Previous God of War entries positioned the camera further away from the action, in an almost aerial view outside of the cutscenes. It emphasized the prodigious, mythological destruction that Kratos and his foes enacted upon each other. It also placed us outside of Kratos’ body. In them, the player was a spectator to the violence Kratos committed. This isn’t the case with God of War's more intimate perspective.
Oners have become a bit like cinematic gold in the age of social media. They've thrived in a time when anyone can clip a moment from a film or TV show and crow about it online. They’re easy social capital for showcasing why something is good. Netflix’s Daredevil, for instance, found viral success thanks to the hallway fight scenes it used for major set pieces (thanks Oldboy!). These sequences plant us in the heart of the action, allowing us to embody Matt Murdock's perspective as he dispatches his foes.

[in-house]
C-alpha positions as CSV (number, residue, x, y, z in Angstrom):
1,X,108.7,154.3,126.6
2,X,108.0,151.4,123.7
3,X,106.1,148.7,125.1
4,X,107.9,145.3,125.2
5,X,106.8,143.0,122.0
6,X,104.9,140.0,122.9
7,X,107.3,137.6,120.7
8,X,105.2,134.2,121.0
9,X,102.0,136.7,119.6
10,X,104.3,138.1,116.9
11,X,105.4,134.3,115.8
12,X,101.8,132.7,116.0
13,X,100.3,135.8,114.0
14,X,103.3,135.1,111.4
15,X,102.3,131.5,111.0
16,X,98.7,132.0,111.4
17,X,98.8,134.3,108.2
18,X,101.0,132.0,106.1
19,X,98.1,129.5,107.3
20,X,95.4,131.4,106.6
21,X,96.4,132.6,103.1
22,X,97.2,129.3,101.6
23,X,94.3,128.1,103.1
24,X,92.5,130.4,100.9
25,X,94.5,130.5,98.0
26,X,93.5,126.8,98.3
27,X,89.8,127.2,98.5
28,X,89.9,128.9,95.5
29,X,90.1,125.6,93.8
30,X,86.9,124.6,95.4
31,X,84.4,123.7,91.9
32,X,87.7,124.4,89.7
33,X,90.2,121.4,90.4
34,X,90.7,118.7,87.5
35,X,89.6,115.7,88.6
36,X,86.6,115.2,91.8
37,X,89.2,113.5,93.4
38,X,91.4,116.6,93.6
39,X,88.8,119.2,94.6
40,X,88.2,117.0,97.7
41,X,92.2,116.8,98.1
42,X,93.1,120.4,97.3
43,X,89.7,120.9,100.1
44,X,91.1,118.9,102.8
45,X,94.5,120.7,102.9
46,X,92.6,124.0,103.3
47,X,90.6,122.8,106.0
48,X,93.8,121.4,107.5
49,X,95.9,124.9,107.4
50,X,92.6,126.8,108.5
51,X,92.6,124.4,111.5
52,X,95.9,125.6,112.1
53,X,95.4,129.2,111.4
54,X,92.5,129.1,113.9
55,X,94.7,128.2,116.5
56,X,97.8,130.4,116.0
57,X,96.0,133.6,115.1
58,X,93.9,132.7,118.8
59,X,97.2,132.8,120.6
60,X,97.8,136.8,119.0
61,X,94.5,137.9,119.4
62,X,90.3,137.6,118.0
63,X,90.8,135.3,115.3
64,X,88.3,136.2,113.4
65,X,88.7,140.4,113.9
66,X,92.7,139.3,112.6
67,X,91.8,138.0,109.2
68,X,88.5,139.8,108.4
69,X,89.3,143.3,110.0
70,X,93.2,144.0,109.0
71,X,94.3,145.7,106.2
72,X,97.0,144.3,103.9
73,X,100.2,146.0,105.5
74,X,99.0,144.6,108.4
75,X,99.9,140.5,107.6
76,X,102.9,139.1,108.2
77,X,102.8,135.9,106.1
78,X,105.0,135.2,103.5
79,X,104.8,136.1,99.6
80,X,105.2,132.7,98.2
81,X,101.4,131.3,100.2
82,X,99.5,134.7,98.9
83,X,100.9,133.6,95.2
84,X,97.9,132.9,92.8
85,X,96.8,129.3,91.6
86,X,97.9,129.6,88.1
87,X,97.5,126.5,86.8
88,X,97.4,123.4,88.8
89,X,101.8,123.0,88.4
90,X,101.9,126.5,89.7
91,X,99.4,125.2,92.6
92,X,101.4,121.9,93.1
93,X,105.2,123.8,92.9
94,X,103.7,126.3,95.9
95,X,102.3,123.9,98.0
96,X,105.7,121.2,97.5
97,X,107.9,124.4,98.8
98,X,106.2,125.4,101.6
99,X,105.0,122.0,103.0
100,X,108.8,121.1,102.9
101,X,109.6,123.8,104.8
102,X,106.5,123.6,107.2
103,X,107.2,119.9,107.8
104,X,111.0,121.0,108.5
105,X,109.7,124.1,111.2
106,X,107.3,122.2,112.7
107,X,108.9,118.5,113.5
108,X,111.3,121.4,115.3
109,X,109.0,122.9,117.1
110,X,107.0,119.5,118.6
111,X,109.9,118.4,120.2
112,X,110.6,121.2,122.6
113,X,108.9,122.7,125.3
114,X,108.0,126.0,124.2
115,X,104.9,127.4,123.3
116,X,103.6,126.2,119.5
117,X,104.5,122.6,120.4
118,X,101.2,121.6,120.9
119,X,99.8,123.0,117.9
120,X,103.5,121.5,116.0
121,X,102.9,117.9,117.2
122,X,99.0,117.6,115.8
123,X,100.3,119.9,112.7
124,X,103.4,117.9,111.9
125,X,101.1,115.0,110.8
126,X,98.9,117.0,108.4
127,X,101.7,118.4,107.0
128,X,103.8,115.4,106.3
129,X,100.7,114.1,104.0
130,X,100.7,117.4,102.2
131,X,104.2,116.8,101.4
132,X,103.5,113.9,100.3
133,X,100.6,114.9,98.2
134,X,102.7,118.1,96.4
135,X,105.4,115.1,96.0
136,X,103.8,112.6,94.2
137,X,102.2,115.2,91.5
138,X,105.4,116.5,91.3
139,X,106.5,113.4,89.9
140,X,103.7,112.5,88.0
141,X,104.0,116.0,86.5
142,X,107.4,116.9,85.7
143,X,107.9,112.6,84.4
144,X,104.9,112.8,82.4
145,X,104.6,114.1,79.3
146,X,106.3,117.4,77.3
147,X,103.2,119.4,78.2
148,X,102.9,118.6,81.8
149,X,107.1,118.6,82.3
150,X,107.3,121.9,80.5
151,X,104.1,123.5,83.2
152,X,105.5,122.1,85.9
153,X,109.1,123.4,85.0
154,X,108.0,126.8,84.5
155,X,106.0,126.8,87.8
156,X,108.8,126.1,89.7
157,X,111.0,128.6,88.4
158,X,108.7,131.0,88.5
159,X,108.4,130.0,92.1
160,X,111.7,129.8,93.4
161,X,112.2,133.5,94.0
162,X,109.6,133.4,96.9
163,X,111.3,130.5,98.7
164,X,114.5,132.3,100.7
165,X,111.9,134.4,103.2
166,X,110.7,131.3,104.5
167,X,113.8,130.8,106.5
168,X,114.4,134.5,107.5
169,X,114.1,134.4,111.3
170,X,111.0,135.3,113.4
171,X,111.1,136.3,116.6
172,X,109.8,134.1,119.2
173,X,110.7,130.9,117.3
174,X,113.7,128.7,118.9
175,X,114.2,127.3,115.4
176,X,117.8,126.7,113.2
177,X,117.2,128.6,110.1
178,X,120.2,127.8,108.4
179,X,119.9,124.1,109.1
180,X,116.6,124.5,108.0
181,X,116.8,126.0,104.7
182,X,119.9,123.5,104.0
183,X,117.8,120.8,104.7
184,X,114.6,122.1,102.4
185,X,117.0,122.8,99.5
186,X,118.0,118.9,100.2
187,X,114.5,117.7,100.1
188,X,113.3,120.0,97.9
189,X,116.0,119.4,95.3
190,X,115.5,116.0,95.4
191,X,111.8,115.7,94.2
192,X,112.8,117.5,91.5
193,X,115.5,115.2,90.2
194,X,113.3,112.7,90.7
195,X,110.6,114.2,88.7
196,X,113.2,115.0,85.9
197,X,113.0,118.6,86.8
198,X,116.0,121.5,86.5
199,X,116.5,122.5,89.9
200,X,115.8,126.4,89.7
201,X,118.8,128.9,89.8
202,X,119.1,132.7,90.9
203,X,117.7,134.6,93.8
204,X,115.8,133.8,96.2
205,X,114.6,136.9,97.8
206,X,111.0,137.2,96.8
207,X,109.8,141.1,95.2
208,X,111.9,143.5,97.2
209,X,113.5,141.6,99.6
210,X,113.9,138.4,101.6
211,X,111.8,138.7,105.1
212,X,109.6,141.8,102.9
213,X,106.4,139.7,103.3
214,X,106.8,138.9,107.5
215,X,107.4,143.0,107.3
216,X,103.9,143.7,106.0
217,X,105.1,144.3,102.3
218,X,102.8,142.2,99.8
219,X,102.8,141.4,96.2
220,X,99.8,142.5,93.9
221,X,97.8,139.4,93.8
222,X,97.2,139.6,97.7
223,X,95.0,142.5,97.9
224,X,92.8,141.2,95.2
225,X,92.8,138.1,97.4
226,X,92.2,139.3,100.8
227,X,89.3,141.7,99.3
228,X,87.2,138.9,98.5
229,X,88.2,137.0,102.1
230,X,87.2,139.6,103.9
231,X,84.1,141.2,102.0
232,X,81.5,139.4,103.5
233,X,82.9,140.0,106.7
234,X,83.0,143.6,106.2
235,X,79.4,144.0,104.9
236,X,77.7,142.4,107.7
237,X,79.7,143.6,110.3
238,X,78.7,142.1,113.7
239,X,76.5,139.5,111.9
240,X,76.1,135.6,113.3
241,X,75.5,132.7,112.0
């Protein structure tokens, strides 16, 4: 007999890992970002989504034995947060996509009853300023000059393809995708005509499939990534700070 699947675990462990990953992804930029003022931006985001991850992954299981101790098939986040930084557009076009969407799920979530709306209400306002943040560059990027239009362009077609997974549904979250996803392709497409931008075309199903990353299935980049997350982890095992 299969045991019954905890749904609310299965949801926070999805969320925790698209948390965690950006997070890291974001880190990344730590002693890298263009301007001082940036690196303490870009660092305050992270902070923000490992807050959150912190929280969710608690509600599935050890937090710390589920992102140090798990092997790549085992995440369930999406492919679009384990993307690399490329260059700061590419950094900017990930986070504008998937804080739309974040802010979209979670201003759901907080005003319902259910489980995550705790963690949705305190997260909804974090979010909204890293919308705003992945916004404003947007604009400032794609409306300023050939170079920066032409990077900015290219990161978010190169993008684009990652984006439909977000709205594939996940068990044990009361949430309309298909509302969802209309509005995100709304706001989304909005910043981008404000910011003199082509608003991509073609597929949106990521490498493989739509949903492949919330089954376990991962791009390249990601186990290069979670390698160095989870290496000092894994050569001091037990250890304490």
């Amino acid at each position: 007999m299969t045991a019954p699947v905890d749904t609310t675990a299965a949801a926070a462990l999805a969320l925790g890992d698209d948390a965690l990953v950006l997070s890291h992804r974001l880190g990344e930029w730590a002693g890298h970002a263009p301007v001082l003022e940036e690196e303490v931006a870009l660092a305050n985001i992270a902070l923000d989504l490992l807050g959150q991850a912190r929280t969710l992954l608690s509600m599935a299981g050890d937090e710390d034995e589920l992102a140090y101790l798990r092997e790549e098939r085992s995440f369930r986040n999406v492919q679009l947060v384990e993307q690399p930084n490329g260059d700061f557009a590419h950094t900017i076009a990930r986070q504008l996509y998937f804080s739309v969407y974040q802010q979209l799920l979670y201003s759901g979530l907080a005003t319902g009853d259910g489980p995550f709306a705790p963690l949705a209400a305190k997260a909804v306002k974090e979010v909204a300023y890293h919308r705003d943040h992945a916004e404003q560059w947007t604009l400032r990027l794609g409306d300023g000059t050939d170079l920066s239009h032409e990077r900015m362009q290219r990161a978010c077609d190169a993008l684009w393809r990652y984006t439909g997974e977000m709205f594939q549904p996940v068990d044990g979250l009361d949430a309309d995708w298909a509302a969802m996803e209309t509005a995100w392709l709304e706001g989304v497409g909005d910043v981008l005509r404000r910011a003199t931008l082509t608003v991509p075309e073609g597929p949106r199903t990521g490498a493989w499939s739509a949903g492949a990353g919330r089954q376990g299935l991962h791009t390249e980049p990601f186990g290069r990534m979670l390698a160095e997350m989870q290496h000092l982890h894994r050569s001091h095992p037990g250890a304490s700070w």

In True Detective's first season, my favorite sequence is the continuous shot used to show detective Rust Cole—undercover in a white supremacist group—participating in a failed raid of a Black neighborhood. The camera closely tracks Rust’s movements as he skulks through homes dodging the frantic violence unfolding around him. It’s claustrophobic, brutal, and tense. On top of being an overall awesome sequence, it also uses the intimacy of the camera to bring us nearer to Rust at this moment—to feel a bit more deeply just how close to death he is in this experience.